Tuesday, October 23, 2012
Dalai Lama Speaks at William and Mary Hall
October 10, 2012, By Rusty Carter, firstname.lastname@example.org
The spiritual leader of the Buddhist world spoke for just over 45 minutes, delivering folksy, simple wisdom.
His reaction to a standing ovation that grew louder when he donned a William & Mary visor? "So, sit down."
He greeted his audience as brothers and sisters, noting that "fundamentally, we are the same beings."
The lecture centered on compassion, cautioning that many of man's problems are self-created.
"There's too much emphasis on the secondary level of differences in religion, differences in race, in color, in nationality. If I say Buddhism is better, my attitude creates a barrier.
"Nobody wants problems. Even those able to handle problems, this person wishes for less problems. No one is thinking, 'I want more serious problems to handle.' That's foolish thinking."
The Dalai Lama suggested there is a new reality to the world, discounting the idea that history repeats itself. "We have to find a new way of thinking, new approaches to problems. We must study the reality."
To that end, he felt the United States was too quick to rely on force, noting that "unexpected consequences often happen."
He recalled meeting former President George W. Bush. "I really love him. He's a nice person ... on a human level. Some of his policies, I have reservations about."
That led into an explanation of compassion. The Dalai Lama recalled attending a conference in Delhi, India that dealt with health care. "No one asked religion or nationality. They took care of the sick as human beings.
"We're the same. We're born the same. We die the same. Our reproduction is the same."
He said that animals show compassion for their own, as mothers care for their young. Humans, however, have the ability to extend companion to enemies. "Only humans have that compassion. If we extend that compassion to our enemies, maybe one day they will become good friends."
The Dalai Lama sprinkled humor into his lecture at regular intervals. While talking about compassion, he spoke of a group of Cubans he once met. "They said they prayed to God to please bring [Fidel] Castro to heaven as soon as possible. They didn't like him as a leader, but they wanted a good ending."
Talking about young adults, the Dalai Lama noted that young ladies "spend lots of money on cosmetics. They put this green color on," waving his hand in front of his face and just above his eyes. "It looks very strange."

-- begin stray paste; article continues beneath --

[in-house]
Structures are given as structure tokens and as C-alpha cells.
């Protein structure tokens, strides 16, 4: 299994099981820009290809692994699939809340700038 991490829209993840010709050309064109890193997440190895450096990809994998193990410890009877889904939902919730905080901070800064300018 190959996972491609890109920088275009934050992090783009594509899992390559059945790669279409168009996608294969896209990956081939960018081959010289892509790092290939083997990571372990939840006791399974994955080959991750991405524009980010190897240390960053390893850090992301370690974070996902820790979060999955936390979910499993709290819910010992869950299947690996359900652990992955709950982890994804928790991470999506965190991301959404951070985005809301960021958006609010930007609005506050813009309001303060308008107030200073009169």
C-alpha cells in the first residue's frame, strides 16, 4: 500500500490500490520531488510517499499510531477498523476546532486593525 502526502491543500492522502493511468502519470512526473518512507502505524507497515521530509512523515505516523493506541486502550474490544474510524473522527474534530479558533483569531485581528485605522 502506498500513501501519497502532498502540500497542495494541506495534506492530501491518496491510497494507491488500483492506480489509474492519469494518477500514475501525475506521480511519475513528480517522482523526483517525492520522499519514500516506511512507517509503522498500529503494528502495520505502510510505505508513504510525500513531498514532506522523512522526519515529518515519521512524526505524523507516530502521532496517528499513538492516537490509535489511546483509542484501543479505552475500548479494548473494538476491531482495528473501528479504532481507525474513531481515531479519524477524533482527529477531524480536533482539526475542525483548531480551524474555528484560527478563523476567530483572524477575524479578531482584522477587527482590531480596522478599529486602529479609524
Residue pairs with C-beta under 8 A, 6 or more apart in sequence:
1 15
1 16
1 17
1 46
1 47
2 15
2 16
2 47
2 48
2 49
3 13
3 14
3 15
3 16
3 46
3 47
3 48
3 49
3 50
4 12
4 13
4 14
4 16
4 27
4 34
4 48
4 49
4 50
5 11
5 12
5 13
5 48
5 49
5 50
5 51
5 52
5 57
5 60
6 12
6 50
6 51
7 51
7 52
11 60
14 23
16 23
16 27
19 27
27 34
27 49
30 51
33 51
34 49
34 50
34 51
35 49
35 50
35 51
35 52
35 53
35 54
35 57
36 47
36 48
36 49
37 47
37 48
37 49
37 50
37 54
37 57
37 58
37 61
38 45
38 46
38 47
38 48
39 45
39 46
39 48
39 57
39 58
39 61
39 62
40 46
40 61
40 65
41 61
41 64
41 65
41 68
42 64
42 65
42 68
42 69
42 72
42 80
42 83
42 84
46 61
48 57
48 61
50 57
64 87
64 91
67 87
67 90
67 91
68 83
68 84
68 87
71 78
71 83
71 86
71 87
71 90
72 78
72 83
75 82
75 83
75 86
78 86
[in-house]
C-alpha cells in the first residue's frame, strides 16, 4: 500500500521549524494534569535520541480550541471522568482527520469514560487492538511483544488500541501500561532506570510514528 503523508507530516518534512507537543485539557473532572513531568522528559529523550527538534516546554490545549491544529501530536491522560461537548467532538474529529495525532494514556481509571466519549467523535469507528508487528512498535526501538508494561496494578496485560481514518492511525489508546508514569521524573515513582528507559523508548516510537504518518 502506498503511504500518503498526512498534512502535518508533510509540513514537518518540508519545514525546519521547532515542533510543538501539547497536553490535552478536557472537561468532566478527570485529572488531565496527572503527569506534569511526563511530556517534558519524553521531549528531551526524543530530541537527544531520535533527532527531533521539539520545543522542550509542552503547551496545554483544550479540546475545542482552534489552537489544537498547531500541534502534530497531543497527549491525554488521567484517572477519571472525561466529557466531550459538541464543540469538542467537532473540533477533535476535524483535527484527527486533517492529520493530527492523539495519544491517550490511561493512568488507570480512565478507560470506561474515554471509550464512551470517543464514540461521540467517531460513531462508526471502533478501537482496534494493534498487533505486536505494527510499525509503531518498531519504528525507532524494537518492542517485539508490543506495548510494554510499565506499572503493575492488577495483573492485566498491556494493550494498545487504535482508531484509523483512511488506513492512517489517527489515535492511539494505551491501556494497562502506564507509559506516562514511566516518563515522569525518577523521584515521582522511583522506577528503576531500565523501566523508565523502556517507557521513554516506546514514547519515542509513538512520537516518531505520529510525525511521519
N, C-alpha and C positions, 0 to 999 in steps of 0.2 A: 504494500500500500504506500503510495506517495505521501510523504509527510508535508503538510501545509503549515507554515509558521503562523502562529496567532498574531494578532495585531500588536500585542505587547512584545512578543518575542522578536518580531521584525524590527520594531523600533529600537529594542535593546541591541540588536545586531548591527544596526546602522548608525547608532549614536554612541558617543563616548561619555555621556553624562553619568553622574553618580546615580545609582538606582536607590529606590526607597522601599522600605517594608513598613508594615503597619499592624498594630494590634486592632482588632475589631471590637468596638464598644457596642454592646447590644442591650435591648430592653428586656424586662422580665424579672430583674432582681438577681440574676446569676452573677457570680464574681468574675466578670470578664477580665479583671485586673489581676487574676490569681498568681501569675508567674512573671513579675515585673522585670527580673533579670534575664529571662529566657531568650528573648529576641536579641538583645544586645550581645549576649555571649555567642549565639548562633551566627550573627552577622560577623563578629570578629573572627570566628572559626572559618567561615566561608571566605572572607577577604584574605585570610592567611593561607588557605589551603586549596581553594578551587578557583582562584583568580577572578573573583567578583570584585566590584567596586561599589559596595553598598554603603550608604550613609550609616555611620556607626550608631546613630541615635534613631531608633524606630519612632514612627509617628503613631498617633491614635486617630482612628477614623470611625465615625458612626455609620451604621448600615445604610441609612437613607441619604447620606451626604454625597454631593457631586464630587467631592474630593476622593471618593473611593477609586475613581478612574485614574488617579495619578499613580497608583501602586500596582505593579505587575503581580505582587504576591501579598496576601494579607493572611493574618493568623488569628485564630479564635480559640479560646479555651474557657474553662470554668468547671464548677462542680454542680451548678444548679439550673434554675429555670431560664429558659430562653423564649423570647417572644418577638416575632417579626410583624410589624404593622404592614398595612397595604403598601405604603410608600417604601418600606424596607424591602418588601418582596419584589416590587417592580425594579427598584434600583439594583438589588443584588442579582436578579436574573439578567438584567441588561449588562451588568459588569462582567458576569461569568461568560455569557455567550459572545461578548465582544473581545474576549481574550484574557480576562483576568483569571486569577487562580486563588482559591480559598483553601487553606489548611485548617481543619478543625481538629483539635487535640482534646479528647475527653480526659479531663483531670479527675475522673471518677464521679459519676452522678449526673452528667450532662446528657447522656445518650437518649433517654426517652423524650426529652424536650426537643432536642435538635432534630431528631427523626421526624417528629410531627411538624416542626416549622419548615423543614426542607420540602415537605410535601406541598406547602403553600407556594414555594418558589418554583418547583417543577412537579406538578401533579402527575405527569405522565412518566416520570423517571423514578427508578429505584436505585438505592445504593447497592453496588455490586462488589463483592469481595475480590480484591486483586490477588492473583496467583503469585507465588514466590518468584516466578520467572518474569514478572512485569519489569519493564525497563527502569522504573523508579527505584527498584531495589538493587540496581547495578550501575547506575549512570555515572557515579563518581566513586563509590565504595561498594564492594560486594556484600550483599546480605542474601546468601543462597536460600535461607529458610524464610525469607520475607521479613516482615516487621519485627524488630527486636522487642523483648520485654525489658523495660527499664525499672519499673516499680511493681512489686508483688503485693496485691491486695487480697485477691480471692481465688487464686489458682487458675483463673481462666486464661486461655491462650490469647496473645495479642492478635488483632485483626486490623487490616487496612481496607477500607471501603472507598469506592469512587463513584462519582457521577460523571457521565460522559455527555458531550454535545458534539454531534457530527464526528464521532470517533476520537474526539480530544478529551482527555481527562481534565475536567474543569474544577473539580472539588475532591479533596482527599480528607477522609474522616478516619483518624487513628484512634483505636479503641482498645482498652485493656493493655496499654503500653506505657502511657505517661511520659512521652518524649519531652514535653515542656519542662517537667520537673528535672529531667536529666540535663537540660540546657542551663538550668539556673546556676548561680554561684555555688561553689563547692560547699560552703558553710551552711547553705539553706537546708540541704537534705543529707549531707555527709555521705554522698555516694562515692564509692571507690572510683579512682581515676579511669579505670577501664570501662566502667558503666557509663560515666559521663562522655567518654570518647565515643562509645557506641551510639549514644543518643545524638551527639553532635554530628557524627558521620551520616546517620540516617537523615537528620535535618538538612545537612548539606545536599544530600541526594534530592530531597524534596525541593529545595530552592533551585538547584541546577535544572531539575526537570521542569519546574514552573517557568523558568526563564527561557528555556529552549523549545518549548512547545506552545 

That served as a metaphor to talk about inner beauty and lasting relationships. With it came another story.
"In the '60s in India, one Tibetan, his wife was not ... attractive." Laughter spread throughout the hall. "I told him that his wife was not that attractive. He said 'attractive no, but inner beauty is very good.' I had no further argument."
Responding to pre-submitted questions from students, the Dalai Lama took on a few more serious topics.
Asked about how people of diverse religions can work and live together, he talked about speaking at a 9/11 commemoration a year after the terrorist attacks.
"Because of one act by one group of people, to characterize the whole Muslim religion as bad is totally wrong," he said.
He noted that Buddhists suffered greatly under Muslim rule in India. "The past is the past," he added.
To a question about the use of technology in today's world, the Dalai Lama said he went two years without "opening his television." When a young visitor asked how he passed the time, he said "Mostly, I think. I meditate about life, about the world. I analyze."
The Dalai Lama recalled a question from one person about the prediction based on a Mayan calendar that the world will end this December. The person wanted to know if he believed it was true.
"I said, 'No.' Buddha's teachings are supposed to last 5,000 years. It's only been 2,500 so there's at least another 2,500 years to go."